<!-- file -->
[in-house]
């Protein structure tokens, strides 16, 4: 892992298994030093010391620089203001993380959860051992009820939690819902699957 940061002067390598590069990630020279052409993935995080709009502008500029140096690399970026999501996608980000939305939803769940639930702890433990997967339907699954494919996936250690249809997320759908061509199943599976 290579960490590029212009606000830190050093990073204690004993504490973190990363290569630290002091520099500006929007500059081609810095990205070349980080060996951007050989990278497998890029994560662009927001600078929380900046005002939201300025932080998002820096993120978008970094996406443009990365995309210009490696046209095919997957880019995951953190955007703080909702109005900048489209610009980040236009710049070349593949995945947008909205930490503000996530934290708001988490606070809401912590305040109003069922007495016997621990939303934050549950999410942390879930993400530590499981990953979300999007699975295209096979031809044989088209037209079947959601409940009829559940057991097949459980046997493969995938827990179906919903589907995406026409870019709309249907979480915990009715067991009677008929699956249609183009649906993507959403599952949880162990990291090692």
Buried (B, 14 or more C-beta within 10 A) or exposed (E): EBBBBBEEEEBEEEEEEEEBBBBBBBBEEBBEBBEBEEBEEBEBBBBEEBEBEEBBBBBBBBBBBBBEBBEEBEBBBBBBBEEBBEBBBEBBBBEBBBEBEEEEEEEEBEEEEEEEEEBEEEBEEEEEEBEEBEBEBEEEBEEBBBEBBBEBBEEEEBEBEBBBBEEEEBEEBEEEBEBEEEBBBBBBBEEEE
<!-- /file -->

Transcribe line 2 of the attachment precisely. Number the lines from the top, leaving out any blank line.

């Protein structure tokens, strides 16, 4: 892992298994030093010391620089203001993380959860051992009820939690819902699957 940061002067390598590069990630020279052409993935995080709009502008500029140096690399970026999501996608980000939305939803769940639930702890433990997967339907699954494919996936250690249809997320759908061509199943599976 290579960490590029212009606000830190050093990073204690004993504490973190990363290569630290002091520099500006929007500059081609810095990205070349980080060996951007050989990278497998890029994560662009927001600078929380900046005002939201300025932080998002820096993120978008970094996406443009990365995309210009490696046209095919997957880019995951953190955007703080909702109005900048489209610009980040236009710049070349593949995945947008909205930490503000996530934290708001988490606070809401912590305040109003069922007495016997621990939303934050549950999410942390879930993400530590499981990953979300999007699975295209096979031809044989088209037209079947959601409940009829559940057991097949459980046997493969995938827990179906919903589907995406026409870019709309249907979480915990009715067991009677008929699956249609183009649906993507959403599952949880162990990291090692």